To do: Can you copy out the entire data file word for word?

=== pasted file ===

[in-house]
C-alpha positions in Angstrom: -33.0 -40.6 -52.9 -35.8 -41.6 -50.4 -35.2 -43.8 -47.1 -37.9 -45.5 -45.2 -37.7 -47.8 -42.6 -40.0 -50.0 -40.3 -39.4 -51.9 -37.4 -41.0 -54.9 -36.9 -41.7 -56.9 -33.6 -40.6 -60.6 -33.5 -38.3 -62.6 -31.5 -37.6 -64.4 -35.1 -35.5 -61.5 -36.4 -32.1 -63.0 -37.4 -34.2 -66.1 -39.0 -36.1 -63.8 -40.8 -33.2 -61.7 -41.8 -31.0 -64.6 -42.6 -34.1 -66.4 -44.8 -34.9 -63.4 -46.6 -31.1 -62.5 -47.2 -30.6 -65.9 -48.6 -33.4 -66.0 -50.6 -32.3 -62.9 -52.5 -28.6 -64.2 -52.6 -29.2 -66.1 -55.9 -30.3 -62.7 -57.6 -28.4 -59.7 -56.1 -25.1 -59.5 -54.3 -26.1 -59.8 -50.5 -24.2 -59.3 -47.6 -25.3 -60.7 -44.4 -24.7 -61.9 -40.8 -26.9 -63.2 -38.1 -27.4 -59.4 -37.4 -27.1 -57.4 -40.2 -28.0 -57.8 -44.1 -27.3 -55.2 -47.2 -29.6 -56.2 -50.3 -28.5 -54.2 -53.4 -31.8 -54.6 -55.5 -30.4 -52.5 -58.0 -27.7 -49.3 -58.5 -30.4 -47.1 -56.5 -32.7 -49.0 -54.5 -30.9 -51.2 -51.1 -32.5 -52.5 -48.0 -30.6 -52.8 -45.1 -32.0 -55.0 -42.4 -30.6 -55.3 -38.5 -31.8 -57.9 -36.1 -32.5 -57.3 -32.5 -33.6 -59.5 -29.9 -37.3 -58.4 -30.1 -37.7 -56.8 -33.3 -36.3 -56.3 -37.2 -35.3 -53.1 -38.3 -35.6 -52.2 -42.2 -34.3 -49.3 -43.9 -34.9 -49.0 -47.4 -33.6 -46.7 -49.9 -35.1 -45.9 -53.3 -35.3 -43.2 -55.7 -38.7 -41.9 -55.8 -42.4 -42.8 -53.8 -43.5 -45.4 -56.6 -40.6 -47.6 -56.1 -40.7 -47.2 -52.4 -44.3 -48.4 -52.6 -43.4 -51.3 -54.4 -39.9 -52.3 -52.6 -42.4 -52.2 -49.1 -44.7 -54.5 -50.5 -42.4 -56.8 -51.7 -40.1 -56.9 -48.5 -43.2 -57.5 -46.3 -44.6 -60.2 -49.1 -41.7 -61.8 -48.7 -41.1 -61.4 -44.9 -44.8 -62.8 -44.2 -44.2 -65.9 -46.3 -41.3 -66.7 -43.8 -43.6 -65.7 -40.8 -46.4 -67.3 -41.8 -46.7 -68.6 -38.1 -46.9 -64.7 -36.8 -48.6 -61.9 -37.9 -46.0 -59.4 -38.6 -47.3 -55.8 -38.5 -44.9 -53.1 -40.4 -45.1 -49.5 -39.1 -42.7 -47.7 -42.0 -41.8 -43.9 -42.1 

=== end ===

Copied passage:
[in-house]
C-alpha positions in Angstrom: -33.0 -40.6 -52.9 -35.8 -41.6 -50.4 -35.2 -43.8 -47.1 -37.9 -45.5 -45.2 -37.7 -47.8 -42.6 -40.0 -50.0 -40.3 -39.4 -51.9 -37.4 -41.0 -54.9 -36.9 -41.7 -56.9 -33.6 -40.6 -60.6 -33.5 -38.3 -62.6 -31.5 -37.6 -64.4 -35.1 -35.5 -61.5 -36.4 -32.1 -63.0 -37.4 -34.2 -66.1 -39.0 -36.1 -63.8 -40.8 -33.2 -61.7 -41.8 -31.0 -64.6 -42.6 -34.1 -66.4 -44.8 -34.9 -63.4 -46.6 -31.1 -62.5 -47.2 -30.6 -65.9 -48.6 -33.4 -66.0 -50.6 -32.3 -62.9 -52.5 -28.6 -64.2 -52.6 -29.2 -66.1 -55.9 -30.3 -62.7 -57.6 -28.4 -59.7 -56.1 -25.1 -59.5 -54.3 -26.1 -59.8 -50.5 -24.2 -59.3 -47.6 -25.3 -60.7 -44.4 -24.7 -61.9 -40.8 -26.9 -63.2 -38.1 -27.4 -59.4 -37.4 -27.1 -57.4 -40.2 -28.0 -57.8 -44.1 -27.3 -55.2 -47.2 -29.6 -56.2 -50.3 -28.5 -54.2 -53.4 -31.8 -54.6 -55.5 -30.4 -52.5 -58.0 -27.7 -49.3 -58.5 -30.4 -47.1 -56.5 -32.7 -49.0 -54.5 -30.9 -51.2 -51.1 -32.5 -52.5 -48.0 -30.6 -52.8 -45.1 -32.0 -55.0 -42.4 -30.6 -55.3 -38.5 -31.8 -57.9 -36.1 -32.5 -57.3 -32.5 -33.6 -59.5 -29.9 -37.3 -58.4 -30.1 -37.7 -56.8 -33.3 -36.3 -56.3 -37.2 -35.3 -53.1 -38.3 -35.6 -52.2 -42.2 -34.3 -49.3 -43.9 -34.9 -49.0 -47.4 -33.6 -46.7 -49.9 -35.1 -45.9 -53.3 -35.3 -43.2 -55.7 -38.7 -41.9 -55.8 -42.4 -42.8 -53.8 -43.5 -45.4 -56.6 -40.6 -47.6 -56.1 -40.7 -47.2 -52.4 -44.3 -48.4 -52.6 -43.4 -51.3 -54.4 -39.9 -52.3 -52.6 -42.4 -52.2 -49.1 -44.7 -54.5 -50.5 -42.4 -56.8 -51.7 -40.1 -56.9 -48.5 -43.2 -57.5 -46.3 -44.6 -60.2 -49.1 -41.7 -61.8 -48.7 -41.1 -61.4 -44.9 -44.8 -62.8 -44.2 -44.2 -65.9 -46.3 -41.3 -66.7 -43.8 -43.6 -65.7 -40.8 -46.4 -67.3 -41.8 -46.7 -68.6 -38.1 -46.9 -64.7 -36.8 -48.6 -61.9 -37.9 -46.0 -59.4 -38.6 -47.3 -55.8 -38.5 -44.9 -53.1 -40.4 -45.1 -49.5 -39.1 -42.7 -47.7 -42.0 -41.8 -43.9 -42.1 